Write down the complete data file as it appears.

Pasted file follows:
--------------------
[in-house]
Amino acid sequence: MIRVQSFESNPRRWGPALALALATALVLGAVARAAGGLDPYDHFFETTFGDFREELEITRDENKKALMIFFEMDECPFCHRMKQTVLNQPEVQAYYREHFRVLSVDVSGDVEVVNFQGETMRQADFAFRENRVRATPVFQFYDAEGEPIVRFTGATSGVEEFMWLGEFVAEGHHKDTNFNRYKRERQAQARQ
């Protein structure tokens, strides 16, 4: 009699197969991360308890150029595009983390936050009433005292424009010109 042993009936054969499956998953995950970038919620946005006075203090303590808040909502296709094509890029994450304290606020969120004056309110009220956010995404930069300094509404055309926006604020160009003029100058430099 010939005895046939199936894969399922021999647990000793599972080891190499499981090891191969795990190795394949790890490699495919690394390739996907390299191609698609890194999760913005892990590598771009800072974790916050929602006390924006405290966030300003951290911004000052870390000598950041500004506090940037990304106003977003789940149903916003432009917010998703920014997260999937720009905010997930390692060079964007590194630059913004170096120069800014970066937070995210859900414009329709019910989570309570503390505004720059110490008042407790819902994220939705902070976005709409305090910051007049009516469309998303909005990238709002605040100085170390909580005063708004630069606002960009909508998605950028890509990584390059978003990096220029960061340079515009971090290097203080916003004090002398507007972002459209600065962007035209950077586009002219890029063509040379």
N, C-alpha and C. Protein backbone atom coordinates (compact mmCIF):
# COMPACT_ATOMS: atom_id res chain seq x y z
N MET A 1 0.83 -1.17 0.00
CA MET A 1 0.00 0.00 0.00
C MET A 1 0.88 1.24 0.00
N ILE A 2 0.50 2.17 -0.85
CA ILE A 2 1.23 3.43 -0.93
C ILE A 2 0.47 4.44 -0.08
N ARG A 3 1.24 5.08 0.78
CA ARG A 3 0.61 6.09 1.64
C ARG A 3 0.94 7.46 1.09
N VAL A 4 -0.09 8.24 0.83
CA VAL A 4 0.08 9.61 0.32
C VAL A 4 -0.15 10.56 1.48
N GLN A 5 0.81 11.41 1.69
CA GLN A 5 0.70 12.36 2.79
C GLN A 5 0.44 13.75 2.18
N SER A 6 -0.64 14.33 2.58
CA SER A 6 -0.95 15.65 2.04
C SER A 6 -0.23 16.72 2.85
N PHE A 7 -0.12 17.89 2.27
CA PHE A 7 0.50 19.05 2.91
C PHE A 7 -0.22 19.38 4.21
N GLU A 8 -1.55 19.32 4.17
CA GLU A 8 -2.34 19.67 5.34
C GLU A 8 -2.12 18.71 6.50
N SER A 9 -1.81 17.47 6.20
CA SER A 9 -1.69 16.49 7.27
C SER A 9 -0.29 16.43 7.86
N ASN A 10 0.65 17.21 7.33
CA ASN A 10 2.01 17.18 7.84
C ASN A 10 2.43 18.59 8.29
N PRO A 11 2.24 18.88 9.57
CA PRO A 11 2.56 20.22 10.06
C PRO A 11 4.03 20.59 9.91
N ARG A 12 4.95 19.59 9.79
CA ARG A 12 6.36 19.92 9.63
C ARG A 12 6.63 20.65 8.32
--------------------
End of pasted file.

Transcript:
[in-house]
Amino acid sequence: MIRVQSFESNPRRWGPALALALATALVLGAVARAAGGLDPYDHFFETTFGDFREELEITRDENKKALMIFFEMDECPFCHRMKQTVLNQPEVQAYYREHFRVLSVDVSGDVEVVNFQGETMRQADFAFRENRVRATPVFQFYDAEGEPIVRFTGATSGVEEFMWLGEFVAEGHHKDTNFNRYKRERQAQARQ
């Protein structure tokens, strides 16, 4: 009699197969991360308890150029595009983390936050009433005292424009010109 042993009936054969499956998953995950970038919620946005006075203090303590808040909502296709094509890029994450304290606020969120004056309110009220956010995404930069300094509404055309926006604020160009003029100058430099 010939005895046939199936894969399922021999647990000793599972080891190499499981090891191969795990190795394949790890490699495919690394390739996907390299191609698609890194999760913005892990590598771009800072974790916050929602006390924006405290966030300003951290911004000052870390000598950041500004506090940037990304106003977003789940149903916003432009917010998703920014997260999937720009905010997930390692060079964007590194630059913004170096120069800014970066937070995210859900414009329709019910989570309570503390505004720059110490008042407790819902994220939705902070976005709409305090910051007049009516469309998303909005990238709002605040100085170390909580005063708004630069606002960009909508998605950028890509990584390059978003990096220029960061340079515009971090290097203080916003004090002398507007972002459209600065962007035209950077586009002219890029063509040379």
N, C-alpha and C. Protein backbone atom coordinates (compact mmCIF):
# COMPACT_ATOMS: atom_id res chain seq x y z
N MET A 1 0.83 -1.17 0.00
CA MET A 1 0.00 0.00 0.00
C MET A 1 0.88 1.24 0.00
N ILE A 2 0.50 2.17 -0.85
CA ILE A 2 1.23 3.43 -0.93
C ILE A 2 0.47 4.44 -0.08
N ARG A 3 1.24 5.08 0.78
CA ARG A 3 0.61 6.09 1.64
C ARG A 3 0.94 7.46 1.09
N VAL A 4 -0.09 8.24 0.83
CA VAL A 4 0.08 9.61 0.32
C VAL A 4 -0.15 10.56 1.48
N GLN A 5 0.81 11.41 1.69
CA GLN A 5 0.70 12.36 2.79
C GLN A 5 0.44 13.75 2.18
N SER A 6 -0.64 14.33 2.58
CA SER A 6 -0.95 15.65 2.04
C SER A 6 -0.23 16.72 2.85
N PHE A 7 -0.12 17.89 2.27
CA PHE A 7 0.50 19.05 2.91
C PHE A 7 -0.22 19.38 4.21
N GLU A 8 -1.55 19.32 4.17
CA GLU A 8 -2.34 19.67 5.34
C GLU A 8 -2.12 18.71 6.50
N SER A 9 -1.81 17.47 6.20
CA SER A 9 -1.69 16.49 7.27
C SER A 9 -0.29 16.43 7.86
N ASN A 10 0.65 17.21 7.33
CA ASN A 10 2.01 17.18 7.84
C ASN A 10 2.43 18.59 8.29
N PRO A 11 2.24 18.88 9.57
CA PRO A 11 2.56 20.22 10.06
C PRO A 11 4.03 20.59 9.91
N ARG A 12 4.95 19.59 9.79
CA ARG A 12 6.36 19.92 9.63
C ARG A 12 6.63 20.65 8.32